A s the Christmas season peaks, New Haven’s holiday traditions and its year-round ones—like thinking critically, viewing live performances and finding special joy in food—get twisted up like a candy cane.
Monday, December 19
At 7 p.m. for $7, the Best Video Film and Cultural Center (1842 Whitney Ave, Hamden; 203-287-9286) hosts the finale to a monthlong series of movies favored by its members. Tonight’s feature is the modern sci-fi classic Contact (1997), which deals with fundamental questions regarding science, religion and government—not to forget ontology, epistemology and morality—about as deftly and provocatively as you could hope for.
Tuesday, December 20
The Institute Library’s next “Listen Here” event, in which short stories curated by members of the New Haven Review are read aloud by members of the New Haven Theater Company, begins tonight at 7 p.m. Customarily harking to a theme, this occasion’s, “short shorts,” doubles down on the format and includes Margaret Atwood’s Happy Endings, Langston Hughes’s Thank You, Ma’am, Ernest Hemingway’s A Clean Well-Lighted Place and Amy Hempel’s The Afterlife. 847 Chapel Street, New Haven. (203) 562-4045. Free.
Wednesday, December 21
Elf The Musical—based on Elf the film, in which an errant child, soon to be named Buddy, becomes a worker in Santa’s workshop, then grows up and tries to reconnect with both his long-lost family and his own species in general—gets seven shows in five days at the Shubert Theater this week. Cheery and family-friendly, the next show happens tonight at 7 p.m. 247 College Street, New Haven. (800) 745-3000. $42-104.
Thursday, December 22
Tonight at Cafe Nine (250 State St, New Haven; 203-789-8281; $5), Full Blast Booking puts on a “local showcase/battle of the bands,” where six acts, ranging from “a frenetic indie three-piece from Newtown” to a West Haven-based rock quartet, hit the stage starting at 8 p.m. Also at 8, there’s KevRock Entertainment’s Holiday Jam—another “local showcase”—at Toad’s Place (300 York St, New Haven; 203-624-8623; $12, or $10 in advance), featuring Mister, Savo, Knockout and Uncle Moose.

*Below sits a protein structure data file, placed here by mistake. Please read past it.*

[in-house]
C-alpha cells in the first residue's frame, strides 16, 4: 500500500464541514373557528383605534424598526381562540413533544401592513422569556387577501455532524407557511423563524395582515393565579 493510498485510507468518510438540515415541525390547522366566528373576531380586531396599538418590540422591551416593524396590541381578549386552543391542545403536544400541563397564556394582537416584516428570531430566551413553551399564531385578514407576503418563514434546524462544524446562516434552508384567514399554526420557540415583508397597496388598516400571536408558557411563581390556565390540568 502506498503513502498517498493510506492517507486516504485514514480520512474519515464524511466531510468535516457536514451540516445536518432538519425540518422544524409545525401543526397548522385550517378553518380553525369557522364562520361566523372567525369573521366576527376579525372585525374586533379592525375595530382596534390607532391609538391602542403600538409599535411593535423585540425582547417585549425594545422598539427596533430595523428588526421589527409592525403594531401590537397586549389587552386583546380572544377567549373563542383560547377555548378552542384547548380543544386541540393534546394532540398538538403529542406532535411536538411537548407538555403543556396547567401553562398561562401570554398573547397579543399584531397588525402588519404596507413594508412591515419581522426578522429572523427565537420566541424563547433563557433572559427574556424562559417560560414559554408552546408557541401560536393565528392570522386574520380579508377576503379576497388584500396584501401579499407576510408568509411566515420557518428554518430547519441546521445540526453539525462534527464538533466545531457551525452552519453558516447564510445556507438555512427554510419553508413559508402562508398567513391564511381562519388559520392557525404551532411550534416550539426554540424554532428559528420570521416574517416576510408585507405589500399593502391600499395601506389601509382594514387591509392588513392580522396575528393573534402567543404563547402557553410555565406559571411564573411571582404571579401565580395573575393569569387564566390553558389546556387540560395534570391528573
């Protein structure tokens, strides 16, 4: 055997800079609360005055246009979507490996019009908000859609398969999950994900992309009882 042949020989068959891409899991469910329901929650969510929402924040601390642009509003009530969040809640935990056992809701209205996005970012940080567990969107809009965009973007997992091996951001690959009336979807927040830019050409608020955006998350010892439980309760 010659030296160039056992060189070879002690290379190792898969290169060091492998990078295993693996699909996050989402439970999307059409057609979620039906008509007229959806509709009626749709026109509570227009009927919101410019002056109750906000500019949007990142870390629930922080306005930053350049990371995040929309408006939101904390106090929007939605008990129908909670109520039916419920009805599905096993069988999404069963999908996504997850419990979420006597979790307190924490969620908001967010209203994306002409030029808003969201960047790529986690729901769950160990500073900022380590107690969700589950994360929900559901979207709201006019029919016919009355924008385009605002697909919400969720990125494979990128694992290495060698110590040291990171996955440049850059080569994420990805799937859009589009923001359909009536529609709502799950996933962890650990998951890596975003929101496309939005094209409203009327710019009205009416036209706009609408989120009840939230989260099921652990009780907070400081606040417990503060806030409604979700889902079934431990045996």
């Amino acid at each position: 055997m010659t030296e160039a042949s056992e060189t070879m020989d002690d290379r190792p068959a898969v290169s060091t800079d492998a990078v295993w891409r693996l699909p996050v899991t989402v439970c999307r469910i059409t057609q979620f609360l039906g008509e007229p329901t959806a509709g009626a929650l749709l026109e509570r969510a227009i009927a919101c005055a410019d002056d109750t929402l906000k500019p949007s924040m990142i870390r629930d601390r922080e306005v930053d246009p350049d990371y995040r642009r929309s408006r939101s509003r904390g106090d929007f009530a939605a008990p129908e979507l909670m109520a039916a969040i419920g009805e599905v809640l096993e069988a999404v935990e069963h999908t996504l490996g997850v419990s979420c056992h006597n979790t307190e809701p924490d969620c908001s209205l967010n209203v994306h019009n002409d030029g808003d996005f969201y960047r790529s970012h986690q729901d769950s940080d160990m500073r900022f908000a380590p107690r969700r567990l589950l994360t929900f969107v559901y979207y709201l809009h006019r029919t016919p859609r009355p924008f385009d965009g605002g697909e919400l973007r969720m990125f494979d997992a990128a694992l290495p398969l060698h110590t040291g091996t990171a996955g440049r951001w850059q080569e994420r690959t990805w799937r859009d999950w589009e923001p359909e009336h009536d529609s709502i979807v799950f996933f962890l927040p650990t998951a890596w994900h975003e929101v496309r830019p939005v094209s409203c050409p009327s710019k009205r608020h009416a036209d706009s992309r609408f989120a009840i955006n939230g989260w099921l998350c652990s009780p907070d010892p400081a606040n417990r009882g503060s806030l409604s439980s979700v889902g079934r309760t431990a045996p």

Friday, December 23
Though “dirty” is the word John Valby most often uses to describe his voice-and-piano comedy act, “filthy” does it better justice. During Valby’s “XXX-mas Show” tonight at Toad’s Place (300 York St, New Haven; 203-624-8623; $20, or $15 in advance), you can expect taboo topics, pushed boundaries, generous helpings of too much information and, hopefully, a lot of laughs during a special Christmas-themed performance.
Saturday, December 24 – Chanukah begins
Congregation Beth Israel, perhaps better known as Orchard Street Shul, celebrates the first night of Chanukah “in the traditional way—with Chinese food and a movie!” After a “gorgeous musical Havdallah,” or ritual marking the end of the sabbath, the menorah will be lit; a catered, nine-item “kosher Chinese buffet” will be eaten; and “a family-friendly movie,” still to be determined, will be screened. 232 Orchard Street, New Haven. (203) 776-1468. $25, or $15 for kids 12 and under.
Sunday, December 25 – Christmas
Merry Christmas, folks. If you celebrate, you’ve probably got your own things going on. But if you don’t celebrate, or if you don’t have your own things going on, you can still “listen, dance, sing and be joyful” at Congregation Mishkan Israel (785 Ridge Rd, Hamden; 203-288-3877), whose annual Christmas-coincident concert—featuring the klezmer big band Nu Haven Kapelye and, according to NHK founder David Chevan, “an array of guest singers and performers”—starts at 4 p.m. Tickets cost $7, or $5 for seniors/kids, or $20 for families of four or more.
Written and photographed by Dan Mims. Image is an unfocused snap of the city’s Christmas tree on the New Haven Green. Readers are encouraged to verify times, locations and prices before attending events.